Education Secretary Betsy DeVos took to social media Monday to defend herself after she was hit with a tsunami of criticism for her performance during an interview on CBS’s “60 Minutes.”
DeVos published a few tweets saying “60 Minutes” had failed to include information about schools in Michigan, the secretary’s home state, that she had provided. CBS did not immediately respond to a query about her tweets.
On Sunday night, DeVos was interviewed by veteran correspondent Lesley Stahl, who repeatedly challenged the education secretary on her views. DeVos said, for example, she had not “intentionally” visited an underperforming school and Stahl suggested that perhaps the secretary should. (DeVos responded, “Maybe I should.”) DeVos said billions upon billions of federal dollars had gone to waste in the public education system, another point Stahl said was not true.
Critics took to social media to lambaste DeVos — a Michigan billionaire who never attended or sent her children to a public school — for stumbling over some of her answers about basic education issues.
DeVos was back on television Monday, on a few different channels, talking about a new role President Trump has given her: leading a commission on school safety. The White House said it was setting up the Federal Commission on School Safety and would begin helping states to provide “rigorous firearms training” to some teachers to help prevent or stop campus shootings.
After her morning television interviews, DeVos repaired to Twitter to take issue with one part of the CBS interview. It involved the performance of public schools in Michigan, DeVos’s home state and the place where DeVos had spent decades and millions of dollars to encourage the spread of charter schools — which are publicly funded but privately run. She had less success in pushing vouchers — which use public money for private and religious school tuition — in the state.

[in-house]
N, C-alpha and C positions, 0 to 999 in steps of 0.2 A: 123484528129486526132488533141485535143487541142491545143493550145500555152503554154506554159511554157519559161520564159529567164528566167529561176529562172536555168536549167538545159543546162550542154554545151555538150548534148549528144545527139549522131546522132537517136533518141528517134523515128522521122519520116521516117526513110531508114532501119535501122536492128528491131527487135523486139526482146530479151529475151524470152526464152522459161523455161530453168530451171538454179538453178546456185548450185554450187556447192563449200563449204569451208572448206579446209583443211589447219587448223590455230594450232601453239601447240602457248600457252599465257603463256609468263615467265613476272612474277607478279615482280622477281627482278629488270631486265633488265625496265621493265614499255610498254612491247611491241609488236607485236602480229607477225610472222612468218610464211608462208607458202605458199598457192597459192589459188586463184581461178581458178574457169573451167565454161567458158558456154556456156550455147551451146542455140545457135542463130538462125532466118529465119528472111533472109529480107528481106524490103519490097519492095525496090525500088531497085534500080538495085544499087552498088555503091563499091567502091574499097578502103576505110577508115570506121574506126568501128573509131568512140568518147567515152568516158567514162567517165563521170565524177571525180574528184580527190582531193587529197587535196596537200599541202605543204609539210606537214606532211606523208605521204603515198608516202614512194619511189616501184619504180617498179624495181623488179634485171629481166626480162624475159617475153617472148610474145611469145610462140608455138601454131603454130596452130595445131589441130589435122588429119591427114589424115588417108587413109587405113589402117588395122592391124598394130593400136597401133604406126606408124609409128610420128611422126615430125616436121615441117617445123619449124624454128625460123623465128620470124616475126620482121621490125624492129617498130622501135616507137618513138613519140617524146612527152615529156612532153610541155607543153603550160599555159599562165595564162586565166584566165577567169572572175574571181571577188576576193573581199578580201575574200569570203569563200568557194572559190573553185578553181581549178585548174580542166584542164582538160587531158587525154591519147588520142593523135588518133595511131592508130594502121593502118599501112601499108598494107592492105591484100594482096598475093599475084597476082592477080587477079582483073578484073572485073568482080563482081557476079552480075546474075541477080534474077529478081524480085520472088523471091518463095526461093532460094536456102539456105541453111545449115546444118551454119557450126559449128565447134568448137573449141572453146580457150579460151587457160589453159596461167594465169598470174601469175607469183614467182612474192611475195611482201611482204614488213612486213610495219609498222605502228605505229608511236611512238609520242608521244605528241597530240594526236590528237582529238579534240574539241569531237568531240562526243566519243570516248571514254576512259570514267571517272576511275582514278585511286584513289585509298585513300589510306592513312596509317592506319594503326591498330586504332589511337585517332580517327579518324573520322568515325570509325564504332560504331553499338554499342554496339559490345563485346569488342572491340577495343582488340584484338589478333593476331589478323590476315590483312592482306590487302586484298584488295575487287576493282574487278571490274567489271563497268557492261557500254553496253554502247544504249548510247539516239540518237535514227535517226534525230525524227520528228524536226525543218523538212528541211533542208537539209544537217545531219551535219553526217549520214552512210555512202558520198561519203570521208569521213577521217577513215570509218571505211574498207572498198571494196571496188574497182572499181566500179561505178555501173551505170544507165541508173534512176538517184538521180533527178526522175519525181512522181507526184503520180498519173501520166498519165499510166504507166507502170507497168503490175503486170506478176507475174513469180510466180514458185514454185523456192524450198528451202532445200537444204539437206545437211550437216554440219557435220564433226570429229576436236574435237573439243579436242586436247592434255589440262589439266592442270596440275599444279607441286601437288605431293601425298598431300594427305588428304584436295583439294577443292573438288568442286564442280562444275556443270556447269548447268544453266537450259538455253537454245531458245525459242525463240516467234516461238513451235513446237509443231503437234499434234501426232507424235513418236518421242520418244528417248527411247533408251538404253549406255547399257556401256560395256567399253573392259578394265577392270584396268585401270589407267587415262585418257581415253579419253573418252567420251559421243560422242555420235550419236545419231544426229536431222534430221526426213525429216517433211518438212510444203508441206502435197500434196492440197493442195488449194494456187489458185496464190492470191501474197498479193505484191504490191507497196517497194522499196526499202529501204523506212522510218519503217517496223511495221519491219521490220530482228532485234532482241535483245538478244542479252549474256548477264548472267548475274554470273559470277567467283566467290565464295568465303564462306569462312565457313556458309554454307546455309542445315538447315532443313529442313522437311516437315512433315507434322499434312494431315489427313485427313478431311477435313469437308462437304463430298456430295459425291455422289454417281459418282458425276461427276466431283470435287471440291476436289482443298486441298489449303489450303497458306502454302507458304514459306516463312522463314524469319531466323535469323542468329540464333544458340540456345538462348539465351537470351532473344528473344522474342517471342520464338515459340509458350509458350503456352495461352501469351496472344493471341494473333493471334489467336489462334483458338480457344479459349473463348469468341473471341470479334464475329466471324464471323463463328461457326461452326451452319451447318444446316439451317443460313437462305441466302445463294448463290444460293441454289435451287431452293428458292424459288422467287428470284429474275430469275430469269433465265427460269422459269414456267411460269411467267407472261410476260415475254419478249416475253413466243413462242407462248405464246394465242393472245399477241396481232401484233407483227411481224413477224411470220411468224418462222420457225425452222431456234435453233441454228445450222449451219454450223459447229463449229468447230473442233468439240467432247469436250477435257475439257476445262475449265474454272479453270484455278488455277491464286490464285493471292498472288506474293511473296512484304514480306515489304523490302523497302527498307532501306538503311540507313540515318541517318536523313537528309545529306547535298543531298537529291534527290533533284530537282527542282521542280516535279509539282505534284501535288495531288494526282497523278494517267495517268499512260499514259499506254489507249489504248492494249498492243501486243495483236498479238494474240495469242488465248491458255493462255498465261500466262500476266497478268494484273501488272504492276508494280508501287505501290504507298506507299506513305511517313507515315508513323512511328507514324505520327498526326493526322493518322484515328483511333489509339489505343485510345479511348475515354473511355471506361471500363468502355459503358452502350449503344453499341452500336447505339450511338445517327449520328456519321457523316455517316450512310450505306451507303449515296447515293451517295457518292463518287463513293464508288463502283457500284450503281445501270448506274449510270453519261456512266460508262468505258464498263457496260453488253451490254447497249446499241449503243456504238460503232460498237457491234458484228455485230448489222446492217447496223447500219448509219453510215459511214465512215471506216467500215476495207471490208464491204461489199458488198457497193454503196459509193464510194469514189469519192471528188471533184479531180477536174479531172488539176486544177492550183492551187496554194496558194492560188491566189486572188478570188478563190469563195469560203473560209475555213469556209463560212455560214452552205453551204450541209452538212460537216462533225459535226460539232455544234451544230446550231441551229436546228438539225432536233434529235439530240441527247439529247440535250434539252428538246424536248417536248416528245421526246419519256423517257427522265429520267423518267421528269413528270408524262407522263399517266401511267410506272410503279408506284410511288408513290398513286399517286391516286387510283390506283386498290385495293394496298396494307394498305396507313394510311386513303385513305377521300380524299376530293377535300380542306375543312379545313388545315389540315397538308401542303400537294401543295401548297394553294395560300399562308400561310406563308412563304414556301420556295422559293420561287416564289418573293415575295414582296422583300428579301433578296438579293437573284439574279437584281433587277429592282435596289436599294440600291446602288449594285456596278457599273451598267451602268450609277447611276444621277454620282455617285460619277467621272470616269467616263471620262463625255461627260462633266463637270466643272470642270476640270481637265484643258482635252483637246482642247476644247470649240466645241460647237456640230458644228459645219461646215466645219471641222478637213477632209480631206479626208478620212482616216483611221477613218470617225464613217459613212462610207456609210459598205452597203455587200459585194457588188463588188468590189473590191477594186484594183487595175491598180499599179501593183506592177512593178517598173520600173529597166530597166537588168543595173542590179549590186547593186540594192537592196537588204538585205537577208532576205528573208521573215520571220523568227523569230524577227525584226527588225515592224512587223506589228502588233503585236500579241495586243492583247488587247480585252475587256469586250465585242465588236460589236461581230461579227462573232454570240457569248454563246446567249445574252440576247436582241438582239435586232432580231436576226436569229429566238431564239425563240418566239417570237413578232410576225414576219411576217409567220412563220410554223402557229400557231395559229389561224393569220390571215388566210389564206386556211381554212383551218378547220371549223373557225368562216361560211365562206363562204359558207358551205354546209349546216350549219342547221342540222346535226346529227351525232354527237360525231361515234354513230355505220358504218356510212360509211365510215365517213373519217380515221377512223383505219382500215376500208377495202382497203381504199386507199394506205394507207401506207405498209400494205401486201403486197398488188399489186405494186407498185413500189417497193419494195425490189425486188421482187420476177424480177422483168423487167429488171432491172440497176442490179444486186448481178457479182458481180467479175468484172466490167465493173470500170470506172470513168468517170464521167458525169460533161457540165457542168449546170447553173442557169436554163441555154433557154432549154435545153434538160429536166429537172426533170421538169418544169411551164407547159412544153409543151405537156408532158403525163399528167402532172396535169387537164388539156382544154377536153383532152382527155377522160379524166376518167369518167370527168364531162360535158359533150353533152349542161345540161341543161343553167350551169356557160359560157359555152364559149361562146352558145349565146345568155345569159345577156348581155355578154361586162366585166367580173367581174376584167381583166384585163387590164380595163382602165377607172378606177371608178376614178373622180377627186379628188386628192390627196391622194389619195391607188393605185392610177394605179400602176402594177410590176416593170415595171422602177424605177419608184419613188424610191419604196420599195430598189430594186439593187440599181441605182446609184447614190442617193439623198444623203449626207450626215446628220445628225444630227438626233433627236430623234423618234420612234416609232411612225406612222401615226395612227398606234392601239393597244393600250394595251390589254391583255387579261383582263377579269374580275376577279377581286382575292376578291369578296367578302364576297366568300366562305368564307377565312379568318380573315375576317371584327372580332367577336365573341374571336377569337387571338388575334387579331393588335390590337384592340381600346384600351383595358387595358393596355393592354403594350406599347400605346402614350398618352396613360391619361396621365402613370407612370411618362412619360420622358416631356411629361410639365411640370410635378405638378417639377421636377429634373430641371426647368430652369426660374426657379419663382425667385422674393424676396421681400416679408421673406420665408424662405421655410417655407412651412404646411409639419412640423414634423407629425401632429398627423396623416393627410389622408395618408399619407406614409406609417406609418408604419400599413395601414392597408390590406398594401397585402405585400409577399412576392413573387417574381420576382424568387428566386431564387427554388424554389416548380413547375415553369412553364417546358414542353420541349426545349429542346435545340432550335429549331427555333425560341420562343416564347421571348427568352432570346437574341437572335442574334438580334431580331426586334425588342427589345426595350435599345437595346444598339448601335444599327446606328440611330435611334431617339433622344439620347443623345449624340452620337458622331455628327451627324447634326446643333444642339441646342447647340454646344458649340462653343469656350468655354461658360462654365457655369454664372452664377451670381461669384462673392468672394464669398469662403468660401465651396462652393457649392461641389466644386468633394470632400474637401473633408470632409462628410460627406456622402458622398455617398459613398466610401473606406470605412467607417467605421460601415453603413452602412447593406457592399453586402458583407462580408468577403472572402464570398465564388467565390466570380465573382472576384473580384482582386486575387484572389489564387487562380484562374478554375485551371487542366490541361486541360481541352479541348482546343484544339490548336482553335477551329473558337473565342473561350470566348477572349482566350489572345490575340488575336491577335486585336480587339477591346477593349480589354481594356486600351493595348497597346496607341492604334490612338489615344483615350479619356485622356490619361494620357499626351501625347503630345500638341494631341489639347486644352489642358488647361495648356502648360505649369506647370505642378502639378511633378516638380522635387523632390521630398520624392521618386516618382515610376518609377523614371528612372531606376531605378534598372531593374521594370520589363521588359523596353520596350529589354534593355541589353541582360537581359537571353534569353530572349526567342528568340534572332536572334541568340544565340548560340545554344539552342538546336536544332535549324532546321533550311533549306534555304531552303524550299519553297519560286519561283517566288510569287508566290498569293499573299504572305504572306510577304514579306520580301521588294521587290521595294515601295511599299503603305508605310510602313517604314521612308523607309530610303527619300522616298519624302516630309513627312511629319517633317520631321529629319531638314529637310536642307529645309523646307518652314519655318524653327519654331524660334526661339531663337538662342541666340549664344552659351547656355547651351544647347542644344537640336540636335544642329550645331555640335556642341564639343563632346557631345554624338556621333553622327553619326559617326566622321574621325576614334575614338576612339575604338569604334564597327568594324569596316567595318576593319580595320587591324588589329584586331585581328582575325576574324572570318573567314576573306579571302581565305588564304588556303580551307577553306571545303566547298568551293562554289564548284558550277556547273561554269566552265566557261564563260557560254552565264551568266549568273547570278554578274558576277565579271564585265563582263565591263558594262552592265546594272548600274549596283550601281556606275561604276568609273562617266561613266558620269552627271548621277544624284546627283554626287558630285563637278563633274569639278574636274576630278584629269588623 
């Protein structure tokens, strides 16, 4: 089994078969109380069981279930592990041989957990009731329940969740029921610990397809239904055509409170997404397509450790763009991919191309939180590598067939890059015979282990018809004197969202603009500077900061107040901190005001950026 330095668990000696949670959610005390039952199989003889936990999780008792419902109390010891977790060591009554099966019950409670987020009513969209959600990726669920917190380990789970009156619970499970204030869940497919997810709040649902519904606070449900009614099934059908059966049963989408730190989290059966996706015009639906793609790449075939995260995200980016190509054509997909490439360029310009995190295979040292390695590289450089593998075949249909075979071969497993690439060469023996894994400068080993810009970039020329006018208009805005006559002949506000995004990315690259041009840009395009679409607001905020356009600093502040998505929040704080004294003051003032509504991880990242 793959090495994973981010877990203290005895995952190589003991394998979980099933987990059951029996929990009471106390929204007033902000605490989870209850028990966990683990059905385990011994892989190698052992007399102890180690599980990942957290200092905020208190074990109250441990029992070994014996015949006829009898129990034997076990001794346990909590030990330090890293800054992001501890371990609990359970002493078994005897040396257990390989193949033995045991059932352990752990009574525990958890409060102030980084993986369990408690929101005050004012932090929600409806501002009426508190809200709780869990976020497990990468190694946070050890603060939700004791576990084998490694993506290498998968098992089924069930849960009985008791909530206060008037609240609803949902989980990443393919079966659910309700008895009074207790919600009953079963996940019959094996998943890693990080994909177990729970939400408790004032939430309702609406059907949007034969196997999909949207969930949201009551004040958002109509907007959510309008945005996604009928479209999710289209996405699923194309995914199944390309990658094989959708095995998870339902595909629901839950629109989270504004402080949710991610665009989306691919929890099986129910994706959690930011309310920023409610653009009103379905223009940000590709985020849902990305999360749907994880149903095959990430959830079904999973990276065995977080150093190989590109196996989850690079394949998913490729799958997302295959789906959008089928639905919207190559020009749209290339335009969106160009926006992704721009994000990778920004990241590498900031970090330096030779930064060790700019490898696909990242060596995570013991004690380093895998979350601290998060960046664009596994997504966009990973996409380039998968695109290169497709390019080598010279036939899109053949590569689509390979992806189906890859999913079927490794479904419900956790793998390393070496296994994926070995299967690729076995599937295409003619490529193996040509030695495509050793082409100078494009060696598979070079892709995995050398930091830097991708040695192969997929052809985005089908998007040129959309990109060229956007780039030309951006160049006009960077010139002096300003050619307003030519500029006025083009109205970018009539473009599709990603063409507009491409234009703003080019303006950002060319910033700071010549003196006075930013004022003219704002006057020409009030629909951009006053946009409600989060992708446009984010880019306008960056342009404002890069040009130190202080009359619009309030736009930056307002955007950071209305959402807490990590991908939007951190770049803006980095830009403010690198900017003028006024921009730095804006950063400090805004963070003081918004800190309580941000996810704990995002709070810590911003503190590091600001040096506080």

Part of the conversation went like this:
DEVOS: “Well, in places where there have been, where there is, a lot of choice that’s been introduced, Florida, for example, the studies show that when there’s a large number of students that opt to go to a different school or different schools, the traditional public schools actually, the results get better, as well.”
STAHL: “Now, has that happened in Michigan? We’re in Michigan. This is your home state.”
DEVOS: “Yes, well, there’s lots of great options and choices for students here.”
STAHL: “Have the public schools in Michigan gotten better?”
DEVOS: “I don’t know. Overall, I, I can’t say overall that they have all gotten better.”
STAHL: “The whole state is not doing well.”
DEVOS: “Well, there are certainly lots of pockets where this, the students are doing well and . . .”
STAHL: “No, but your argument that if you take funds away that the schools will get better is not working in Michigan, where you had a huge impact and influence over the direction of the school system here.”
DEVOS: “I hesitate to talk about all schools in general because schools are made up of individual students attending them.”
STAHL: “The public schools here are doing worse than they did.”
DEVOS: “Michigan schools need to do better. There is no doubt about it.”
STAHL: “Have you seen the really bad schools? Maybe try to figure out what they’re doing?”
DEVOS: “I have not, I have not, I have not intentionally visited schools that are underperforming.”
STAHL: “Maybe you should.”
DEVOS: “Maybe I should. Yes.”
On Monday afternoon, DeVos tweeted the following, saying that “60 Minutes” had left out some information she had provided:
But DeVos did have time in the interview to note that Michigan schools were not preparing students as well as she thinks they should. Nobody mentioned the charts she cited in her tweet, comparing Michigan standardized test scores to national averages. But it is unclear why DeVos thought they should have been used by Stahl. The “60 Minutes” correspondent noted that Michigan schools were not doing well.
DeVos also tweeted this:
Again, it’s unclear why DeVos thought this should have been highlighted. It’s worth noting that during DeVos’s confirmation hearing before the Senate education committee in January 2017, she said, “I believe there is a lot that has gone right in Detroit and Michigan with regard to charter schools.” Sen. Michael Bennett (D-Colo.) noted that charter performance in Detroit was nothing to brag about.
“Detroit Public Schools averaged 9 percent — 9 percent of kids are proficient,” Bennett said. “Charter schools were a little better, 14 percent of the kids were proficient. I will stipulate that charter schools are doing better, but that is a horrible outcome for everybody involved.”